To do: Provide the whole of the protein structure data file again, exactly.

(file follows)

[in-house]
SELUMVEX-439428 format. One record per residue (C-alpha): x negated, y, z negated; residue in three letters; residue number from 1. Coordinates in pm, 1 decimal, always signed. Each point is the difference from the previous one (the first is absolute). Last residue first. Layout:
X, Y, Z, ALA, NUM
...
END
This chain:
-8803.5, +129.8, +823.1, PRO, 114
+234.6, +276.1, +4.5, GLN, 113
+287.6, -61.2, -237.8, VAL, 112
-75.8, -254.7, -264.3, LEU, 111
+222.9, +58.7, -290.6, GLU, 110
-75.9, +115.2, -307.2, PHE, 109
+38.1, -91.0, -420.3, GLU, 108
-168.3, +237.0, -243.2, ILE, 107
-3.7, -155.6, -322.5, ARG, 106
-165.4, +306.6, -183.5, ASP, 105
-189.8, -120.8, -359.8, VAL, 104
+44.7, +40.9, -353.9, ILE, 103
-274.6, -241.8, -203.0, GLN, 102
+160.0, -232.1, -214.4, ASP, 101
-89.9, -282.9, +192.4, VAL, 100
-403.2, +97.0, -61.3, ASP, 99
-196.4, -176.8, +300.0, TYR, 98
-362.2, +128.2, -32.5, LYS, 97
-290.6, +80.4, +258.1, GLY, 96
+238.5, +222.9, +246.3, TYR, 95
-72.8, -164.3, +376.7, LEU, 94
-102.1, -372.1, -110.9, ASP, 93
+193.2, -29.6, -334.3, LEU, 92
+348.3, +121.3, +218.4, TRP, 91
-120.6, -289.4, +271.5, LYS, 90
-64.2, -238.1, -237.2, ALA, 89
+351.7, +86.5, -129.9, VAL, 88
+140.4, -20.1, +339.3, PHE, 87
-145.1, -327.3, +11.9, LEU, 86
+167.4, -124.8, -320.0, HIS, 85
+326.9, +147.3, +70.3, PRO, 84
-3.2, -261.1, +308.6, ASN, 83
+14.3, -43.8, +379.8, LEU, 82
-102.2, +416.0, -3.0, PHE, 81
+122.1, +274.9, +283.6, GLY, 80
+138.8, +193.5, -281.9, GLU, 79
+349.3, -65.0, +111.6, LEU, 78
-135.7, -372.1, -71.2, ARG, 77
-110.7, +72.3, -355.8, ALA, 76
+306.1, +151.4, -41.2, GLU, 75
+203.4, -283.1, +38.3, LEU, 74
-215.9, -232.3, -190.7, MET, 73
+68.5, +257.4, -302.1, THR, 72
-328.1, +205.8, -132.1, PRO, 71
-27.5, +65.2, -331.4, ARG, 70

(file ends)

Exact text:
[in-house]
SELUMVEX-439428 format. One record per residue (C-alpha): x negated, y, z negated; residue in three letters; residue number from 1. Coordinates in pm, 1 decimal, always signed. Each point is the difference from the previous one (the first is absolute). Last residue first. Layout:
X, Y, Z, ALA, NUM
...
END
This chain:
-8803.5, +129.8, +823.1, PRO, 114
+234.6, +276.1, +4.5, GLN, 113
+287.6, -61.2, -237.8, VAL, 112
-75.8, -254.7, -264.3, LEU, 111
+222.9, +58.7, -290.6, GLU, 110
-75.9, +115.2, -307.2, PHE, 109
+38.1, -91.0, -420.3, GLU, 108
-168.3, +237.0, -243.2, ILE, 107
-3.7, -155.6, -322.5, ARG, 106
-165.4, +306.6, -183.5, ASP, 105
-189.8, -120.8, -359.8, VAL, 104
+44.7, +40.9, -353.9, ILE, 103
-274.6, -241.8, -203.0, GLN, 102
+160.0, -232.1, -214.4, ASP, 101
-89.9, -282.9, +192.4, VAL, 100
-403.2, +97.0, -61.3, ASP, 99
-196.4, -176.8, +300.0, TYR, 98
-362.2, +128.2, -32.5, LYS, 97
-290.6, +80.4, +258.1, GLY, 96
+238.5, +222.9, +246.3, TYR, 95
-72.8, -164.3, +376.7, LEU, 94
-102.1, -372.1, -110.9, ASP, 93
+193.2, -29.6, -334.3, LEU, 92
+348.3, +121.3, +218.4, TRP, 91
-120.6, -289.4, +271.5, LYS, 90
-64.2, -238.1, -237.2, ALA, 89
+351.7, +86.5, -129.9, VAL, 88
+140.4, -20.1, +339.3, PHE, 87
-145.1, -327.3, +11.9, LEU, 86
+167.4, -124.8, -320.0, HIS, 85
+326.9, +147.3, +70.3, PRO, 84
-3.2, -261.1, +308.6, ASN, 83
+14.3, -43.8, +379.8, LEU, 82
-102.2, +416.0, -3.0, PHE, 81
+122.1, +274.9, +283.6, GLY, 80
+138.8, +193.5, -281.9, GLU, 79
+349.3, -65.0, +111.6, LEU, 78
-135.7, -372.1, -71.2, ARG, 77
-110.7, +72.3, -355.8, ALA, 76
+306.1, +151.4, -41.2, GLU, 75
+203.4, -283.1, +38.3, LEU, 74
-215.9, -232.3, -190.7, MET, 73
+68.5, +257.4, -302.1, THR, 72
-328.1, +205.8, -132.1, PRO, 71
-27.5, +65.2, -331.4, ARG, 70